Topic: Officers and Men.

Harry Patch, the last soldier in the UK to serve in the trenches in WW1 died yesterday. He's no relation, but his passing made me think.

I remember get-togethers with the family back in the sixties when men who had fought in the war used to break out the tobacco and puff their way through tears for fallen friends. I was the oldest male child - all of 4 or 5, and I got plonked on a chair in the middle of them.

Officers and Men.

You were hittin' sixty
I was hittin' four
When you told me the stories
of the mates who went before.

Five thousand four hundred,
Yes, and eighty two
Friends fell in Picardy
Who'd marched there beside you.
They call them "Officers and Men."
but you just called them friends.

Now kids don't understand,
Even then I think you knew,
That I'd forget the names,
Forget the places too.

It's only now that you are gone
I piece it all together
From other peoples words,
Though it's you I remember.

At the battle on the Ancre
When you crossed as best you could
The stumps and blasted shell holes
That made up Thiepval Wood.

You made it through the chaos,
The screaming and the pain.
The Germans turned you back,
And you got sent right in again.

In the end they say your memory
Was as faded as fatigues
But you knew the names and places
Till the hour you were relieved.

"Don't play what's there, play what's not there." Miles Davis

Re: Officers and Men.

StranS, I had to sign in so I could stand and applaud this lovely, heartfelt, powerful peice of writing!  I wish (and hope) that the gentleman that you're writing about knew even half of what you felt.  This is beautiful and spectacular!  Write ON!

Re: Officers and Men.

hi stransongs,

true poetry conjures pictures in your mind and evoke memories, which i must say this accomplished with the greatest of ease.

i remember way back in the 50's seeing old men with arms or legs missing and realising they must have lost those limbs in battle [i assume they were from the great war as they seemed a little old for the 2nd world war]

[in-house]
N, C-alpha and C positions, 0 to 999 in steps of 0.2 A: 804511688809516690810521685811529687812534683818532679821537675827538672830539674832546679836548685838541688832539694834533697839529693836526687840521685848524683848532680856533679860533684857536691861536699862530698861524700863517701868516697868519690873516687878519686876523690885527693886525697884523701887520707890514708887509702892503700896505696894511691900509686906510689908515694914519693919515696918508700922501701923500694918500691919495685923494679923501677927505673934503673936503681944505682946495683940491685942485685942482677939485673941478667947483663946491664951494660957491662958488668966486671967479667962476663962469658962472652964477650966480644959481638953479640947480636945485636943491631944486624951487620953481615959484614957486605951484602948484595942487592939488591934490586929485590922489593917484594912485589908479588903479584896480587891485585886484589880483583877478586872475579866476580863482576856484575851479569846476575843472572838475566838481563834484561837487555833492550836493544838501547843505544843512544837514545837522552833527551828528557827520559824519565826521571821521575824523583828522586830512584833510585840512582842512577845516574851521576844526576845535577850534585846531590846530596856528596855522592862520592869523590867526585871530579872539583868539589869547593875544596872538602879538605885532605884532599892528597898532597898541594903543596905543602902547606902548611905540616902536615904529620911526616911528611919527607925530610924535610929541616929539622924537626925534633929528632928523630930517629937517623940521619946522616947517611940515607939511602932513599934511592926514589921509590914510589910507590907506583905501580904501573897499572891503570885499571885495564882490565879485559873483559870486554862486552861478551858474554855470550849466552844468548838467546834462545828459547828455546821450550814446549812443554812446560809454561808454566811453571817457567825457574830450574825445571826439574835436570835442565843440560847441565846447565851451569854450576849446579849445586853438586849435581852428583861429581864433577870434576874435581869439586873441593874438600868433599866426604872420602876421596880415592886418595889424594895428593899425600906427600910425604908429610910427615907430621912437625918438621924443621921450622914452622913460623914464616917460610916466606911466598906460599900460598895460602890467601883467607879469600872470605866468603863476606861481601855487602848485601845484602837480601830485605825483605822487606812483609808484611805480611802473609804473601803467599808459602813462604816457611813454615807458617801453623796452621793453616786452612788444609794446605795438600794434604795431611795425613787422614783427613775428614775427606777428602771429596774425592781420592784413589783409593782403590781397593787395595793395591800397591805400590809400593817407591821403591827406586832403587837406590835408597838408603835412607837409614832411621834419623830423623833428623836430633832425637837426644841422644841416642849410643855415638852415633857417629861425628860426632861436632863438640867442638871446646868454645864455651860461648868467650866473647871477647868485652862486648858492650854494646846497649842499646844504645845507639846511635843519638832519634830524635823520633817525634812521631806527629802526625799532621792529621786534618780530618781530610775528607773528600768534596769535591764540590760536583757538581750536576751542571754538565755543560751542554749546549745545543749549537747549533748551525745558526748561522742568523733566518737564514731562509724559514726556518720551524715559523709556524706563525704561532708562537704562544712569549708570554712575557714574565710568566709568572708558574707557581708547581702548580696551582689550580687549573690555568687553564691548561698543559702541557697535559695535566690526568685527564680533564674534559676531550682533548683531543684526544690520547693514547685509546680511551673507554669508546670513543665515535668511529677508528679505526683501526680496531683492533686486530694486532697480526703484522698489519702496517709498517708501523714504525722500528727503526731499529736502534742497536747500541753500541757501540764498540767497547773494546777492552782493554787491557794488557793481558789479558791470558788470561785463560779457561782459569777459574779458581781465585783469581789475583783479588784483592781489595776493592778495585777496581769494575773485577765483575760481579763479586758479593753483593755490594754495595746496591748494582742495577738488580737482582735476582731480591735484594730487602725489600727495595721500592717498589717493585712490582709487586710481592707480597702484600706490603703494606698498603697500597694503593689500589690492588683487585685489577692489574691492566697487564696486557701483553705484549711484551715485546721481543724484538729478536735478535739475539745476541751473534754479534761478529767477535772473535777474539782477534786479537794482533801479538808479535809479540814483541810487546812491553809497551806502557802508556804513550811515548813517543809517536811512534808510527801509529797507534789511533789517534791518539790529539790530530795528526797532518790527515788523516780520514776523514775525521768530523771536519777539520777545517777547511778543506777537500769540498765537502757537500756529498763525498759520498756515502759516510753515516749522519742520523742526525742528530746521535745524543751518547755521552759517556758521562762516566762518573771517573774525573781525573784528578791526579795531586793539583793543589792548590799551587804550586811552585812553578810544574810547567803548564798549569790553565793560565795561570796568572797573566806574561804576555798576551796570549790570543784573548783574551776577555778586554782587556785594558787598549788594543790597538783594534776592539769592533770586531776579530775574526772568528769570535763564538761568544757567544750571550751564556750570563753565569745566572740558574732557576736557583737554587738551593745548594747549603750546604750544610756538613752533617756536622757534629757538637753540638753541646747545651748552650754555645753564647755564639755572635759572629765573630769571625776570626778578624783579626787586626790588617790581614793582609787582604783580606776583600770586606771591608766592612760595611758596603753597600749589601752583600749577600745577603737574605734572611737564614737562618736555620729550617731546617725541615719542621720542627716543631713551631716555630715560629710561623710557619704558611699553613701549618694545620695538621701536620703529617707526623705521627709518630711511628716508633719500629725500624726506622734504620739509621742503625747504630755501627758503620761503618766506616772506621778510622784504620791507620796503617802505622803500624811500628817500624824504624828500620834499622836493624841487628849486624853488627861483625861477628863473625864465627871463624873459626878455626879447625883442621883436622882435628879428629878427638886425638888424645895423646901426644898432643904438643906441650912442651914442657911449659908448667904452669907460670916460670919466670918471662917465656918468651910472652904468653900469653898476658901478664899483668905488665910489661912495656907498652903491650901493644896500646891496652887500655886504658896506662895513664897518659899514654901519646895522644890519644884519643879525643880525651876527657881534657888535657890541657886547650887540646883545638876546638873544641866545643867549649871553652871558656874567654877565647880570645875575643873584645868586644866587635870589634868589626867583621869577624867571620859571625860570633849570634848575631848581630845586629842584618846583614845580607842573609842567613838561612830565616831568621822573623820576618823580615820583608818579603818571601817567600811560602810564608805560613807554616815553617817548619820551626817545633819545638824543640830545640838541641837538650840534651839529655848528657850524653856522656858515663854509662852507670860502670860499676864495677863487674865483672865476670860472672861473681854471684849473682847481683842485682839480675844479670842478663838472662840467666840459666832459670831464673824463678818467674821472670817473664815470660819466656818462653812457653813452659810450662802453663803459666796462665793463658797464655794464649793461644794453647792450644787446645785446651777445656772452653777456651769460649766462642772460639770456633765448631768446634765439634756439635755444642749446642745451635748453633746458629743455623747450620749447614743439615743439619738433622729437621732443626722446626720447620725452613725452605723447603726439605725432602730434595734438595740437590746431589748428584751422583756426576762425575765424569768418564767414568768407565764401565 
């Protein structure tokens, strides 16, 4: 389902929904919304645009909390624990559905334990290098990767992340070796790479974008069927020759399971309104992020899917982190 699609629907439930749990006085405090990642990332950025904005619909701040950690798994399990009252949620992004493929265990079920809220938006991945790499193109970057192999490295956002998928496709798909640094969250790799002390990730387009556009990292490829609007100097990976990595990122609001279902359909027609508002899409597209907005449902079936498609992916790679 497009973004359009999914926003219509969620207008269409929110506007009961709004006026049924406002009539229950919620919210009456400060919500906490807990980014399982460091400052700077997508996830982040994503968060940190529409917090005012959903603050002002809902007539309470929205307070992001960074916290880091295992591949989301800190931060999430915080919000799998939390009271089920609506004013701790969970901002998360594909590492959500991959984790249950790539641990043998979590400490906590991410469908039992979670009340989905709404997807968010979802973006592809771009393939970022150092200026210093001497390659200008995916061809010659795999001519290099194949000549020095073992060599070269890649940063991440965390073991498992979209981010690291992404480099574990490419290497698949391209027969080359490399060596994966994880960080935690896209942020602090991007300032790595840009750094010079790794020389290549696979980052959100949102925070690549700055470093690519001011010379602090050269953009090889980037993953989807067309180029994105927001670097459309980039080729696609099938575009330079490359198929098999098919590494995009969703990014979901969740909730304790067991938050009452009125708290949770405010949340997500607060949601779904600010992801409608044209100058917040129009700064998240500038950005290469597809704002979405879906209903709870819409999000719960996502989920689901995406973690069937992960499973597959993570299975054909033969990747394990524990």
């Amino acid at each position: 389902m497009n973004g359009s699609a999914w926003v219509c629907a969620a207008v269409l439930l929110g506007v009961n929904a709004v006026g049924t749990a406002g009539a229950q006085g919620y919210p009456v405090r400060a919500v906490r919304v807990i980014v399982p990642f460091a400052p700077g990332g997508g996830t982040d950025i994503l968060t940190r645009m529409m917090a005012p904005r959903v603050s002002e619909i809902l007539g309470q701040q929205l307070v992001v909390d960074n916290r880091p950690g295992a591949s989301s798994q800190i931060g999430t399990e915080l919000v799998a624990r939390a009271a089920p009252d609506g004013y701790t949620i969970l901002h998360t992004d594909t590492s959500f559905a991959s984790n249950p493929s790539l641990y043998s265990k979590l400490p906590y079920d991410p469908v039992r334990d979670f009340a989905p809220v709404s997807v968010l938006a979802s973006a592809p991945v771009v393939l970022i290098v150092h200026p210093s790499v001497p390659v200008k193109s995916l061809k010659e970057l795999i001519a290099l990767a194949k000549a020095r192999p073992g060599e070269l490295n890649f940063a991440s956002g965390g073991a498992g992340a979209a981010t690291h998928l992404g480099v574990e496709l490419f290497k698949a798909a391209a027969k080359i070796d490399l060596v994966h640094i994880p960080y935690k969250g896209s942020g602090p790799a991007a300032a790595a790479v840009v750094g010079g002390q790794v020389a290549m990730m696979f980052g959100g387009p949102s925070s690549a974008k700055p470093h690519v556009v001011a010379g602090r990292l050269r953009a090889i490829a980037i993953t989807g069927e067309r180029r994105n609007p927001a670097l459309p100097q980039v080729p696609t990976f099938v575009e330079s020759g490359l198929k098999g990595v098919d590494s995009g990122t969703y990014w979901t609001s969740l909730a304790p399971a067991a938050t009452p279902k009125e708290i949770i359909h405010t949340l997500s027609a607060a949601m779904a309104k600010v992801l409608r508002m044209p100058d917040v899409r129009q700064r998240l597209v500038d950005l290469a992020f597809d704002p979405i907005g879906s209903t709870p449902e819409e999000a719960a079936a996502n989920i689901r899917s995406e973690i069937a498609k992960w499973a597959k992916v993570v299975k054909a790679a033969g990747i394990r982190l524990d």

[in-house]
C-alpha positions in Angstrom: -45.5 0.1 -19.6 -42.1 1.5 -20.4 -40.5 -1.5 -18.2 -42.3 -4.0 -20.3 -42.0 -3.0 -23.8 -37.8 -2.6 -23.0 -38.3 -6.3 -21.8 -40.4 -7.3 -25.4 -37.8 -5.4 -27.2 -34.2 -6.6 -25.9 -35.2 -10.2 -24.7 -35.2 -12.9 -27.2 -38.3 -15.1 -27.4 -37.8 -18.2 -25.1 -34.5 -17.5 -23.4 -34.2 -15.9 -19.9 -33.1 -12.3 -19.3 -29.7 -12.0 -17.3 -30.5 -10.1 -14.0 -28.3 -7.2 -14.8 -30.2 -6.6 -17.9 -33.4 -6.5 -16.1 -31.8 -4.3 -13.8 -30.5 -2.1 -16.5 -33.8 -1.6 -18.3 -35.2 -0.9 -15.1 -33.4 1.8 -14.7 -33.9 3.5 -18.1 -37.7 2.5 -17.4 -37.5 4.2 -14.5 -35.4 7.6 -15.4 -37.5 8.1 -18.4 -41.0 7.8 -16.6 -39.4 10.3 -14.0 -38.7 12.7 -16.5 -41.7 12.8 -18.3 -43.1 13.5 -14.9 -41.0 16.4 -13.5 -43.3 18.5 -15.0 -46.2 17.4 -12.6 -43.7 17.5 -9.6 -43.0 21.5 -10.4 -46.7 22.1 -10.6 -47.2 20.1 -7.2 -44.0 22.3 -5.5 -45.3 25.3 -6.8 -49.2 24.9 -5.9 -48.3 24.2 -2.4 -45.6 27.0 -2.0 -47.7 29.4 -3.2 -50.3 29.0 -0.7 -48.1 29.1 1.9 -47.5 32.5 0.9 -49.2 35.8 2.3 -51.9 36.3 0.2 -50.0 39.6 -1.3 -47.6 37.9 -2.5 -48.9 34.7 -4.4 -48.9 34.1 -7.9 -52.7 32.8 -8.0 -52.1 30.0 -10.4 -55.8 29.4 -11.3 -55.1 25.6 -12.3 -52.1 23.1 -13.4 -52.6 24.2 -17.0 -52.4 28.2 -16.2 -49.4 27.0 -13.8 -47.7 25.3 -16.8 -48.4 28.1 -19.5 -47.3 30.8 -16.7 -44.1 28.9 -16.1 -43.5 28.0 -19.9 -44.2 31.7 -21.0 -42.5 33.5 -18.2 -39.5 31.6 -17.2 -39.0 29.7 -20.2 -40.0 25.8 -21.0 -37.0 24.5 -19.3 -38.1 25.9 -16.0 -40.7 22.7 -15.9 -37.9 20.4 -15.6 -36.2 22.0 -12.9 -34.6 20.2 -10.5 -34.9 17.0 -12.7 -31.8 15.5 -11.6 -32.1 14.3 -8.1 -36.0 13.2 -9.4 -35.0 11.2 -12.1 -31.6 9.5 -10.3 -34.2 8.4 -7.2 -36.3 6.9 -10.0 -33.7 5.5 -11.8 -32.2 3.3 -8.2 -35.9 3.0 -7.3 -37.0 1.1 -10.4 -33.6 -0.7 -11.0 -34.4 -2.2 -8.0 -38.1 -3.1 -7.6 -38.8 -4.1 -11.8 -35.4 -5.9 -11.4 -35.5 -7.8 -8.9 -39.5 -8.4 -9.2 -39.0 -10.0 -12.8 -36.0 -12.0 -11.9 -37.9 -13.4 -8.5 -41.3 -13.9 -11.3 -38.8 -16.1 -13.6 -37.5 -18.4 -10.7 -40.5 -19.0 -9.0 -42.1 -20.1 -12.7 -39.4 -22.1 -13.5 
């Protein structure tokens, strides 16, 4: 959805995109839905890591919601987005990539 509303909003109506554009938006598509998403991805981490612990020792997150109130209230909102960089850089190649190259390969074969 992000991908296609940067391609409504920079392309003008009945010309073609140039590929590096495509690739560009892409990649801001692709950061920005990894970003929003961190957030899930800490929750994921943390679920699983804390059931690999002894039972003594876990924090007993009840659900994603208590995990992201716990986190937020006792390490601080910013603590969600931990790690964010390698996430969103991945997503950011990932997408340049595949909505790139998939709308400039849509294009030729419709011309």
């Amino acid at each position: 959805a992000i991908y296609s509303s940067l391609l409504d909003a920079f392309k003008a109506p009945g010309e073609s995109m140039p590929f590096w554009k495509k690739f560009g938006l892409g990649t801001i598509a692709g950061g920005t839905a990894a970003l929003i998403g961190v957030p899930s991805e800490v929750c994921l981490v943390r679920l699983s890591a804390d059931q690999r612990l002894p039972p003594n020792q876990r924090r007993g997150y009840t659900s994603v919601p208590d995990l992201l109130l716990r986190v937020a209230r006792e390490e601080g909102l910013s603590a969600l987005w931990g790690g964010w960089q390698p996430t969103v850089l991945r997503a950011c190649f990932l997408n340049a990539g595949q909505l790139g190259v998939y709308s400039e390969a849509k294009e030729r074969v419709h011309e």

now they have all gone and we all owe them a great debt of gratitude, and this poem pays off a great deal of that debt.

well done and thanks for sharing.


Ask not what Chordie can do for you, but what you can do for Chordie.

Re: Officers and Men.

Nice one Strans,  and well said Phil !

Later, Wayne P

Re: Officers and Men.

Thanks everyone.

I suppose I was raised with two generations we had to look up to with a terrible veneration.

Firstly there were the men who had fought in the first war. They were tough, sullen. Their conversation was more like a string of confidences. All of them seemed to feel they had been let down and had had to depend on their mates to get through. They had a pretty jaundiced view of kings and princes.

Second were the guys from the second war, not much older than my parents. They were more ready to talk. They felt they had fought for something pure, something that would unite people.
The exception was one relative who had been a japanese POW. He had had his fingernails pulled out for stealing rice. Some doctor cut his fingertips off when they went gangrenous. Understandably, he kept a flame of bitterness burning. He only talked about it at the end - talked about how the POWs grew rice and other vegetables.

"Don't play what's there, play what's not there." Miles Davis

Re: Officers and Men.

it's funny how men who fought in the war, like my dad my father in law, and others i worked with back in the 60's, would talk about the good fun they had, or how they had sex with lots of women. but when you asked them "how many men did you kill?" they'd only say that they shot in that direction, but they couldn't tell if they hit anyone.

my dad was a navy gunner, and from his reports [which we read after he died] he was pretty good. but he'd only talk in generalities about battles, yet full stories about the fun in-between times.

the second war was to free the world of tyrants. the first war was for tyrants, and men like my grandfather and yours, were just the pawns in their games...cannon fodder. it just goes to show what the working classes are thought of by the rich and upper classes, the lords and royalty.

and i'm a royalist!!!!


Ask not what Chordie can do for you, but what you can do for Chordie.

Re: Officers and Men.

My Grandfather served in the first world war and my father served in the second.